am very pleased to write my second editorial for The Malacologist,
but at the same time, I feel sad that I must hand over to Bill Bailey
temporarily. This is because of my move from the Central Science Laboratory
in York to the States to follow a secondment as a Risk Analyst at
the Center for Food Safety and Applied Nutrition (CFSAN) of the Food
and Drug Administration (FDA) in Maryland.
FDA is a scientific regulatory agency responsible for the safety of the USA’s domestically produced and imported foods, cosmetics, drugs, biologics, medical devices, and radiological products, including of course shellfish! Shellfish are among the most common food allergens, and mollusks are included in the latest Food Labeling (Declaration of Allergens) (England) Regulations 2007 which came into force last December to implement EU Directive 2006/142/EC. In 2006, 21% (74) of the RASFF notifications supplied by the UK concerned fish, crustaceans and molluscs (http://www.food.gov.uk/multimedia/pdfs/incidentsar.pdf).
Whether edible land snails carry the same degree of risk to humans as their marine and freshwater relatives is not known. What is becoming evident, however, is how far some have traveled - often aided by man. An example appears in Prem Budha’s research grant report on the Giant African land snail in Nepal. The report by another grant awardee, Adele Grindon from Nottingham University, on “The genetic evidence for a Scandinavian origin of land snails in Iceland and Canada” will be delayed pending publication in a peer-reviewed journal. So, for a while, the distribution of the European land snail Cepaea hortensis on islands in the North Atlantic and down the east coast of North America remains a puzzle. Recent archaeological evidence indicates it was introduced to N. America in the pre-Columbian era, and Adele’s research aimed to determine the European origin of the species in America, by sequencing a small, yet highly variable, region of the mitochondrial DNA. We therefore wait to hear whether the first Europeans to discover North America, were vikings snacking on Cepaea hortensis. This should catch the media’s attention –at least on this side of the pond!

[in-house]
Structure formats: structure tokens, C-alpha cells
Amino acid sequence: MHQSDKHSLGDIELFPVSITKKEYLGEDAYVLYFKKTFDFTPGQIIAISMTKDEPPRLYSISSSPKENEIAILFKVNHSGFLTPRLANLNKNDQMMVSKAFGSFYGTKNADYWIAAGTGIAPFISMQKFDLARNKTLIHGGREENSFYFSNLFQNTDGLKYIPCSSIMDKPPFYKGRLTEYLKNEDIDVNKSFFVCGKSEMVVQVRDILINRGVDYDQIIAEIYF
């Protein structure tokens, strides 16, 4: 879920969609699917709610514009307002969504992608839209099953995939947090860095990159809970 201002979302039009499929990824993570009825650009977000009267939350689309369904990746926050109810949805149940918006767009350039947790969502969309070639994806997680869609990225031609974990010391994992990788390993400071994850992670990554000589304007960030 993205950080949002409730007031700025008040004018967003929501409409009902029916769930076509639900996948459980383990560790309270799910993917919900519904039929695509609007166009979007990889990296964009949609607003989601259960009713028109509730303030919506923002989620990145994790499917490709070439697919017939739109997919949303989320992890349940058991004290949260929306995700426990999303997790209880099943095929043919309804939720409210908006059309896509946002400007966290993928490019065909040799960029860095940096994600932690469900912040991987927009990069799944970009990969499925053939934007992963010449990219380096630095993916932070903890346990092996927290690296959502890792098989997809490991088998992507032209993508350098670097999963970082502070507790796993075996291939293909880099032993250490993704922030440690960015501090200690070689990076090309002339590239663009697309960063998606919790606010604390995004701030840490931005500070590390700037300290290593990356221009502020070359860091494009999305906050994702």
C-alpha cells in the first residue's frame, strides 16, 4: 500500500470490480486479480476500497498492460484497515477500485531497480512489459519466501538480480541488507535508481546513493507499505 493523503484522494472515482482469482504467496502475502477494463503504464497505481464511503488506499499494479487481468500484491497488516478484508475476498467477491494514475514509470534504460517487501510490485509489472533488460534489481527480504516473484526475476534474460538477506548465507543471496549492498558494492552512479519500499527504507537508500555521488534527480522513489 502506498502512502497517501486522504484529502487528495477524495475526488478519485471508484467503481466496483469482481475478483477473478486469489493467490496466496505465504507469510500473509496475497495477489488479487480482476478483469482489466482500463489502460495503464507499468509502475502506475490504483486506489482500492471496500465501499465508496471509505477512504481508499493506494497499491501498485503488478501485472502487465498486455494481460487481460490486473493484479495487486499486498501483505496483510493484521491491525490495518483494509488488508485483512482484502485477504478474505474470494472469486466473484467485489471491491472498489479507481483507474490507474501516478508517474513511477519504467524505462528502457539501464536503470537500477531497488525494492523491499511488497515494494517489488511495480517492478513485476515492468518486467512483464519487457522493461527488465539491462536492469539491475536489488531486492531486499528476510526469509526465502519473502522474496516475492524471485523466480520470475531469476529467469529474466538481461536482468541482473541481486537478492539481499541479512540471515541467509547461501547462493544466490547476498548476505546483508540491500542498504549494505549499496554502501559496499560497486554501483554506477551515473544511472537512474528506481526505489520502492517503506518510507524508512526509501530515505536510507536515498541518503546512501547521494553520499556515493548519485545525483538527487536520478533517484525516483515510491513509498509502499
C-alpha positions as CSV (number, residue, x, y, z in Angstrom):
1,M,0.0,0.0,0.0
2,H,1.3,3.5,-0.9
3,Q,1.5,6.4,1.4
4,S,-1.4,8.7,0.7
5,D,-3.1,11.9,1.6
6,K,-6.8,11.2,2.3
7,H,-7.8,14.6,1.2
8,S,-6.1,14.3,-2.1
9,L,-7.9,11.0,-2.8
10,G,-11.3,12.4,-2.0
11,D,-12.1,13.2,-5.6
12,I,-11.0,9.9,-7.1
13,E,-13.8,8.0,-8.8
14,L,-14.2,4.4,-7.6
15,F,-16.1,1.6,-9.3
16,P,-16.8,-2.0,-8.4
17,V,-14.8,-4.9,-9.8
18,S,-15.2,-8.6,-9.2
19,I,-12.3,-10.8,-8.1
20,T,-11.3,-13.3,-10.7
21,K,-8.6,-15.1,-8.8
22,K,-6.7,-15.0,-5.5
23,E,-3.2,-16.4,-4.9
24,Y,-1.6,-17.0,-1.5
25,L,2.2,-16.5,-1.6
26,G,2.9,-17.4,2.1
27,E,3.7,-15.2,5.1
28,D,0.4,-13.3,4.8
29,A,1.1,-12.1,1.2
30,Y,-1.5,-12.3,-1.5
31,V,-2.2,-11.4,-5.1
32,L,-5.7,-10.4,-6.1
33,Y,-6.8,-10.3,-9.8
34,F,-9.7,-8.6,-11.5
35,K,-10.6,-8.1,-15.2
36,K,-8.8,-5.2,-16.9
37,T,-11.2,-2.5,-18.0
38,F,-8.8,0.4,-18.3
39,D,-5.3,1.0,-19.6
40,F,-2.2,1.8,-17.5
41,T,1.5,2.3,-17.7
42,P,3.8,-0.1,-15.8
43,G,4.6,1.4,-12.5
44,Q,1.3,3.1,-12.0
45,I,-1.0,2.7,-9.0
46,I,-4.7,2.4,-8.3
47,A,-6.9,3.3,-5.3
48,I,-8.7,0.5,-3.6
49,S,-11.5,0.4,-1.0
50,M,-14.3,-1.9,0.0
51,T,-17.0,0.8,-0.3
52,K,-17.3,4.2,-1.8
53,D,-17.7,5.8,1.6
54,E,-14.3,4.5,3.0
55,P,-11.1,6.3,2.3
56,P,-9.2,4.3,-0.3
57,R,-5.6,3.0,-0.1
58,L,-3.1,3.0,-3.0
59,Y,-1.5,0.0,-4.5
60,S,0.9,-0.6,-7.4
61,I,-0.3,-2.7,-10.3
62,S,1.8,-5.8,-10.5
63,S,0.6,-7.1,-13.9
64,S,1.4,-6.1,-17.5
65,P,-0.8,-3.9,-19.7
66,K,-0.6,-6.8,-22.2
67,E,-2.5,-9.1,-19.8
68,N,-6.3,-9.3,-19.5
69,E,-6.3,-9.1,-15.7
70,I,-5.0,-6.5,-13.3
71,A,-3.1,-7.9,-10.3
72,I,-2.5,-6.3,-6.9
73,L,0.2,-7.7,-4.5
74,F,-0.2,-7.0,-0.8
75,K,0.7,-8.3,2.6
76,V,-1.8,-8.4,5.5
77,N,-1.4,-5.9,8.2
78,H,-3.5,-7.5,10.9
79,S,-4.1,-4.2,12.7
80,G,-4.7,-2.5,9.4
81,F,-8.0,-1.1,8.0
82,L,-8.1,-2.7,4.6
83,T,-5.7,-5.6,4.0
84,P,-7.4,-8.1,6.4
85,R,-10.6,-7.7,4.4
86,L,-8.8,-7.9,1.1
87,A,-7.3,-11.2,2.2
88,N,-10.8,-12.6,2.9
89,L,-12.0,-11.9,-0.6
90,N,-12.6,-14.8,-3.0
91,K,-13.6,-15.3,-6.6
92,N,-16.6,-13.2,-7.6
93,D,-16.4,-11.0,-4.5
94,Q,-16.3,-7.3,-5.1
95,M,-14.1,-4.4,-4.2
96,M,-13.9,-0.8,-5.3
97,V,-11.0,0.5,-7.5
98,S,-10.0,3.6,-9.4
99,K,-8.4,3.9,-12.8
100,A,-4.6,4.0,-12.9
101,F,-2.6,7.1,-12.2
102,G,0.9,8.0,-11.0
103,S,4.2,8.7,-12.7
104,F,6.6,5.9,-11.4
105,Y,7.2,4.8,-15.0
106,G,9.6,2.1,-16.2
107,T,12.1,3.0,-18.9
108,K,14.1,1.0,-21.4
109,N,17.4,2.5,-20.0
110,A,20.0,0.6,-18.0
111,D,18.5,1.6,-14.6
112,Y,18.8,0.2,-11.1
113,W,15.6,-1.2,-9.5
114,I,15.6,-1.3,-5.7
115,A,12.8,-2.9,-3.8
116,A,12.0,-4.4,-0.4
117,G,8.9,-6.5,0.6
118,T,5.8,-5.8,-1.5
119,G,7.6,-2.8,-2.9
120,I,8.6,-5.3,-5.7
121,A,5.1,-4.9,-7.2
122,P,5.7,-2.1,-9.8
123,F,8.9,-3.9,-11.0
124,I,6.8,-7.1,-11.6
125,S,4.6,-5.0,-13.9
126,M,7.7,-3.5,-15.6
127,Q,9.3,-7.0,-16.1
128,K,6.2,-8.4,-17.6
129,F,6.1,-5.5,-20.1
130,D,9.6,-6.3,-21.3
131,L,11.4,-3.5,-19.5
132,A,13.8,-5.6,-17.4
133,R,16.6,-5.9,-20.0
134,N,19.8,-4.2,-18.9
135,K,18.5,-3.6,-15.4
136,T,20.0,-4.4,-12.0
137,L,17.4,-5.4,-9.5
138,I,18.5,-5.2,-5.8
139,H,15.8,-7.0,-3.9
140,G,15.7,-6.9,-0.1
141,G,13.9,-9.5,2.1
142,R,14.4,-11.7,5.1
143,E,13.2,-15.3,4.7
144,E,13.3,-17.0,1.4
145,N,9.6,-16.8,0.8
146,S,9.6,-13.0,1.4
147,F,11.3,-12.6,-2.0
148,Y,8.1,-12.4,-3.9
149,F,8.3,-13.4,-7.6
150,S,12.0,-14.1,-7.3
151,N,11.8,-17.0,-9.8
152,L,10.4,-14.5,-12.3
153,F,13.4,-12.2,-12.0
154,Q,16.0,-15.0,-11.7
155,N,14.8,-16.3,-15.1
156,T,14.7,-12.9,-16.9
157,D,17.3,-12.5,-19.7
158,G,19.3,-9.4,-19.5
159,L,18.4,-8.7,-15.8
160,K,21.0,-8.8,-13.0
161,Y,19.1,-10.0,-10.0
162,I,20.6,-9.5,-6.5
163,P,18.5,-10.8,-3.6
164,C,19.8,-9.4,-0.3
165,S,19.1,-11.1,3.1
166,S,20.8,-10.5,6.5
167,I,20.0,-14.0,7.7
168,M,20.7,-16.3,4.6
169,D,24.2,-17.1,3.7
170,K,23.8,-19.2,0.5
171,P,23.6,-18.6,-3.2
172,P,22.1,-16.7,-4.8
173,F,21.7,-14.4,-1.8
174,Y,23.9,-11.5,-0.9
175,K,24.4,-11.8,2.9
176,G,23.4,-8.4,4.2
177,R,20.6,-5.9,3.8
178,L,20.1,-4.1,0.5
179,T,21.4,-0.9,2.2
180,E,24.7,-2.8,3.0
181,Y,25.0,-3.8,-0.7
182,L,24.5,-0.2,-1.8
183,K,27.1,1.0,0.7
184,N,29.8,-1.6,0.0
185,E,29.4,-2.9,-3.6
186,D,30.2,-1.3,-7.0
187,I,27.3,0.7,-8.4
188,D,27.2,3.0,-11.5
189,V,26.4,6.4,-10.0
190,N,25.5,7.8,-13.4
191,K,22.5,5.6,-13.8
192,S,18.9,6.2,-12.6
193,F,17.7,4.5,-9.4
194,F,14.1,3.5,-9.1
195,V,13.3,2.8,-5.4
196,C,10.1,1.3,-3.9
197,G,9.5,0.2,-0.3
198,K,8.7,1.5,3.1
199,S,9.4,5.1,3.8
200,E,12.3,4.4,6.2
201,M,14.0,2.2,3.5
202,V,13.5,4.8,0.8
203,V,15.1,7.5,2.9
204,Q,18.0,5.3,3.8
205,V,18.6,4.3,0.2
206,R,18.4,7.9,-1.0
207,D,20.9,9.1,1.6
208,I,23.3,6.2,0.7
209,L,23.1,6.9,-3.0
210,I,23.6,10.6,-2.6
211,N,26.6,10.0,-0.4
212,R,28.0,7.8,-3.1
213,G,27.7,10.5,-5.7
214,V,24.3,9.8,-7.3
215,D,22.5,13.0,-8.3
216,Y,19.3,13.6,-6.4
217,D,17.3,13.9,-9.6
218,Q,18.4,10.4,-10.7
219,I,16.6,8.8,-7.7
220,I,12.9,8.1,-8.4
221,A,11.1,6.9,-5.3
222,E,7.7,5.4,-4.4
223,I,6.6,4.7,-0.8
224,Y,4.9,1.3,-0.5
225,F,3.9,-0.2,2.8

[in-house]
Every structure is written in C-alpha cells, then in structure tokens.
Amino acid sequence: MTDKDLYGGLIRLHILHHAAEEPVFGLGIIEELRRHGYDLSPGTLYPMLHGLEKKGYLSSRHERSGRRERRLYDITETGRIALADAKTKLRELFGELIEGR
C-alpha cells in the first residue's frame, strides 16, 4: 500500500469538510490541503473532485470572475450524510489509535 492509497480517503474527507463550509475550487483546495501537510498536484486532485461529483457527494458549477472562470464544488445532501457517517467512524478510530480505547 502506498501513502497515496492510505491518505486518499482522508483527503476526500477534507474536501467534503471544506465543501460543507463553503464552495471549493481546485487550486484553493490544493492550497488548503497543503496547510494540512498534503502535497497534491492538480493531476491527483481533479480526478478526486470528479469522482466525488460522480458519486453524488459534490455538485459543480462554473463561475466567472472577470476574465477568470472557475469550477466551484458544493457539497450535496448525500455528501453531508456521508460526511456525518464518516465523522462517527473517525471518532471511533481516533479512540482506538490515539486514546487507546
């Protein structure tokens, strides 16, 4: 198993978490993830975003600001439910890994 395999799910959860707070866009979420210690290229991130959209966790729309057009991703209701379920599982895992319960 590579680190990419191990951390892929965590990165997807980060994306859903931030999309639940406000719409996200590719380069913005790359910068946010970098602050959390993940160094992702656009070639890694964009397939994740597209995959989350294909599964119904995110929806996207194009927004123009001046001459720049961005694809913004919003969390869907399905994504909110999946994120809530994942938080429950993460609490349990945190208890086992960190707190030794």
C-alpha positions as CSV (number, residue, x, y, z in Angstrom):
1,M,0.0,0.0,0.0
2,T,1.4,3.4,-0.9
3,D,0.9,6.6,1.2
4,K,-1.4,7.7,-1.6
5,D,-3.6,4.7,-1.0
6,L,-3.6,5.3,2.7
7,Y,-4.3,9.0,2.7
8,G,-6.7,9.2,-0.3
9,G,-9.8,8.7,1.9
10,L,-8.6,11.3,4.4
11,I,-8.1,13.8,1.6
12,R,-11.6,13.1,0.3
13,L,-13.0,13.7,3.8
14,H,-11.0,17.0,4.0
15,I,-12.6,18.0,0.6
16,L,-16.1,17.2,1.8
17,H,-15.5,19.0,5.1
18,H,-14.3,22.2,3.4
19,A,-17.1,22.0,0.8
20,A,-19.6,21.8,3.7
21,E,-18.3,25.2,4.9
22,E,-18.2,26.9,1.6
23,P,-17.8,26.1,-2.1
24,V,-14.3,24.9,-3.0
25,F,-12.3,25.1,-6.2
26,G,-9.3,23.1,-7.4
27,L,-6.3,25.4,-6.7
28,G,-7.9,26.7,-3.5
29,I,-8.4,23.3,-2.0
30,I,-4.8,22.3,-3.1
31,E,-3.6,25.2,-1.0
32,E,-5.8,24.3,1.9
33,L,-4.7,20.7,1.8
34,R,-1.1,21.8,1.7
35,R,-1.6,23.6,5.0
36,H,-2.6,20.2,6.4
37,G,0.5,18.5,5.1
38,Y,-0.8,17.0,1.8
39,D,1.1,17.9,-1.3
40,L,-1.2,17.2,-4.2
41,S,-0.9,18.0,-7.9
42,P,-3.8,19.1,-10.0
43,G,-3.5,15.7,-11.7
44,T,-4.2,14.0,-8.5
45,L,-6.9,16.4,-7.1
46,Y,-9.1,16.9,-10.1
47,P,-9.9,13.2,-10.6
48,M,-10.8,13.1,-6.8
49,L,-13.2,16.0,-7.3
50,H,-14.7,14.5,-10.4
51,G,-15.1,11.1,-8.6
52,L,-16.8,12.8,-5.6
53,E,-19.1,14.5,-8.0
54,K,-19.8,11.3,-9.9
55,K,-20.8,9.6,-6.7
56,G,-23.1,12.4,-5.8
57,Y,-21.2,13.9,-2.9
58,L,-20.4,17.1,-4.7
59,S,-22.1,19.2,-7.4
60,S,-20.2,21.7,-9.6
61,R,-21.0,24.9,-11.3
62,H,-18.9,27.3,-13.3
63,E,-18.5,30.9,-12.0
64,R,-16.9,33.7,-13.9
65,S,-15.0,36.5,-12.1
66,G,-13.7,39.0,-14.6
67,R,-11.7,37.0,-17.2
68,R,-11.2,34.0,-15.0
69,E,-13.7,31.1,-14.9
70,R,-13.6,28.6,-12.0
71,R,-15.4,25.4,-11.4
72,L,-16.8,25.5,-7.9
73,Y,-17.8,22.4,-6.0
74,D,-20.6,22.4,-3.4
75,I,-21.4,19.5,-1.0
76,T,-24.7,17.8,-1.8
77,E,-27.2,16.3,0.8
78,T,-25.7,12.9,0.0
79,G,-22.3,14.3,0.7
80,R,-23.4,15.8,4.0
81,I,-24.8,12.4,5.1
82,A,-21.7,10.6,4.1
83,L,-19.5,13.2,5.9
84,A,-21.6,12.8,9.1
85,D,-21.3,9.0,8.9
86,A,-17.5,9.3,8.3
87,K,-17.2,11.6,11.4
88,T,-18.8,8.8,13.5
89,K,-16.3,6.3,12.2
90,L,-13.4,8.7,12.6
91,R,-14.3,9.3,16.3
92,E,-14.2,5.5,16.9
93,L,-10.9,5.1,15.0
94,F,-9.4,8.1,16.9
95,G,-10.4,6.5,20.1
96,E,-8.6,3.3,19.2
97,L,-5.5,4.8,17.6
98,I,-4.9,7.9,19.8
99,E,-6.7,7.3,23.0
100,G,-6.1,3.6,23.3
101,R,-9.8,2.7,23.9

Please, navigate through the rest of the articles and research grant reports included in this issue. They feature land snails, including the giant African snail, Sri Lankan rainforest snails and Irish tufa snail assemblages, aquatic molluscs (i.e. snail Anisus vorticulus and anomalodesmatan bivalves), and marine snails including Smaragdia viridis and Littorina obtusata species.
Last, but not least, this issue brings the sad news of the deaths of two members, Dr Alan Bebbington, a former President, and Dr Leslie Elmslie who was recognized internationally for his work on heliciculture issues. We hope to include their obituaries in the August issue.
I am deeply grateful to all who have contributed material for this issue, but most of all I am deeply grateful to Bill Bailey who has done most of the work and has been an untiring guardian of the bulletin since issue 20.
Please, send contributions of articles, brief reviews, and news items (including items from non-malacological journals) for the next issue (August 2008) to Bill Bailey (bill...@manchester.ac.uk; s.ba...@m336wy.freeserve.co.uk). Please, remember to keep articles and abstracts “as short as possible but as long as necessary” and avoid or explain specialist terms. Where appropriate, include a reference to a more detailed account, and an illustration!